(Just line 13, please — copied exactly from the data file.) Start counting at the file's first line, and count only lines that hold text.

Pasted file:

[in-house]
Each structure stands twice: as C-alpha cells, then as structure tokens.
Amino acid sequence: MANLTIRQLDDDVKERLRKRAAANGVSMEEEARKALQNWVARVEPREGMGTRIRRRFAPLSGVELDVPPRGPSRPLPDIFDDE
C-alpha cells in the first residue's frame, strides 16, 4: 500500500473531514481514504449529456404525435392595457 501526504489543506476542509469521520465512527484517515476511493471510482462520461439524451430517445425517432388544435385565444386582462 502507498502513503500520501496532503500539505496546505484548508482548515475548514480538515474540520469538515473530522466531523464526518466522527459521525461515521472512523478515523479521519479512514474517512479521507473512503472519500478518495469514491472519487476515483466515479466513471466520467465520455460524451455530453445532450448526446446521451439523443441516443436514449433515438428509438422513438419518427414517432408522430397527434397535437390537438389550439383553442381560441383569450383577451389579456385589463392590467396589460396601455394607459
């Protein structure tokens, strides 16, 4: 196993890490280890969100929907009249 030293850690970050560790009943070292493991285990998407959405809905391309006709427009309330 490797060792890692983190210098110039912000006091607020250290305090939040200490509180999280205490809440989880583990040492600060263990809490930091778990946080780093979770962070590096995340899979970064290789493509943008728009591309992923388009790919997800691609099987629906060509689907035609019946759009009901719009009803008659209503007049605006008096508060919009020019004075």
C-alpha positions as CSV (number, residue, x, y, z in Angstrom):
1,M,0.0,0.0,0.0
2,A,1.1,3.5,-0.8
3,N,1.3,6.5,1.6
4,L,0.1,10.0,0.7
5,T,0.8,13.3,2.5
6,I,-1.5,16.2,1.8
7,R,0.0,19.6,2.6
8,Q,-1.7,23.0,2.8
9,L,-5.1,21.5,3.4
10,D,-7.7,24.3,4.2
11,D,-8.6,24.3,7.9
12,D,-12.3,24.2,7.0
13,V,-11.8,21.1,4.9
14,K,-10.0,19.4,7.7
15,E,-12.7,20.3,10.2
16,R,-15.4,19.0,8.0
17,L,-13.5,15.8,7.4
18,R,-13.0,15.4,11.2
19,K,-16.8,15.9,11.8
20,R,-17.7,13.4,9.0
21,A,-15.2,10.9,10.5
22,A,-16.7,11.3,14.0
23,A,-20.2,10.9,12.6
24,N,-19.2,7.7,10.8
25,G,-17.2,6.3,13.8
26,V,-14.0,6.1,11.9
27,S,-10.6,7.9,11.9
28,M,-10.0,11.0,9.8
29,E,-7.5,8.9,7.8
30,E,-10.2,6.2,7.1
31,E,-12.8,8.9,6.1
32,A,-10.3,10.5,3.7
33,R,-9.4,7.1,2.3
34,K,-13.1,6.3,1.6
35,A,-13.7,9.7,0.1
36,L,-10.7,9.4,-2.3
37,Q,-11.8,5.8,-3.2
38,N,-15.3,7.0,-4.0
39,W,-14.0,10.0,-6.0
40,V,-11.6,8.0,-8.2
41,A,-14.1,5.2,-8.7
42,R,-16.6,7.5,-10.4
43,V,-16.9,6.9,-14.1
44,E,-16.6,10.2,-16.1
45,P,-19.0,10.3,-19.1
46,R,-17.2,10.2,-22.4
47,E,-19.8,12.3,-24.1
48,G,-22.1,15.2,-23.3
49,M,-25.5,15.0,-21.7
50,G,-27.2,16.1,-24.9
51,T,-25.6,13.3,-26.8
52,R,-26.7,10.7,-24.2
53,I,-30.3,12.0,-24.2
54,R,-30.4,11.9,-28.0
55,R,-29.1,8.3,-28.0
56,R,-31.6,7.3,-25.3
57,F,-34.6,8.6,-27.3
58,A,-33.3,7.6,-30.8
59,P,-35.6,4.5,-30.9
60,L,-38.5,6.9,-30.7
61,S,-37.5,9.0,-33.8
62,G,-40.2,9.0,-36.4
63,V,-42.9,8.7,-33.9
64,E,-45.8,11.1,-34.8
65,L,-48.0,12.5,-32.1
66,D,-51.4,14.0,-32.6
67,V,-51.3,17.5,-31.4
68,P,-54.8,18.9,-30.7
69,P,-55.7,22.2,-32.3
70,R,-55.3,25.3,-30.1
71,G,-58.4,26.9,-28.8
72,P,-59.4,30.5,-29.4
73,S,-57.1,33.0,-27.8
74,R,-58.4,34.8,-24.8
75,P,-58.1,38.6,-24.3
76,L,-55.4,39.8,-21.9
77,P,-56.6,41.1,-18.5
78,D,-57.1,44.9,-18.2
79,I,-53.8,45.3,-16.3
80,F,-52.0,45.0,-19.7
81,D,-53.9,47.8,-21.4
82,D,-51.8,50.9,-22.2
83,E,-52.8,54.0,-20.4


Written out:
7,R,0.0,19.6,2.6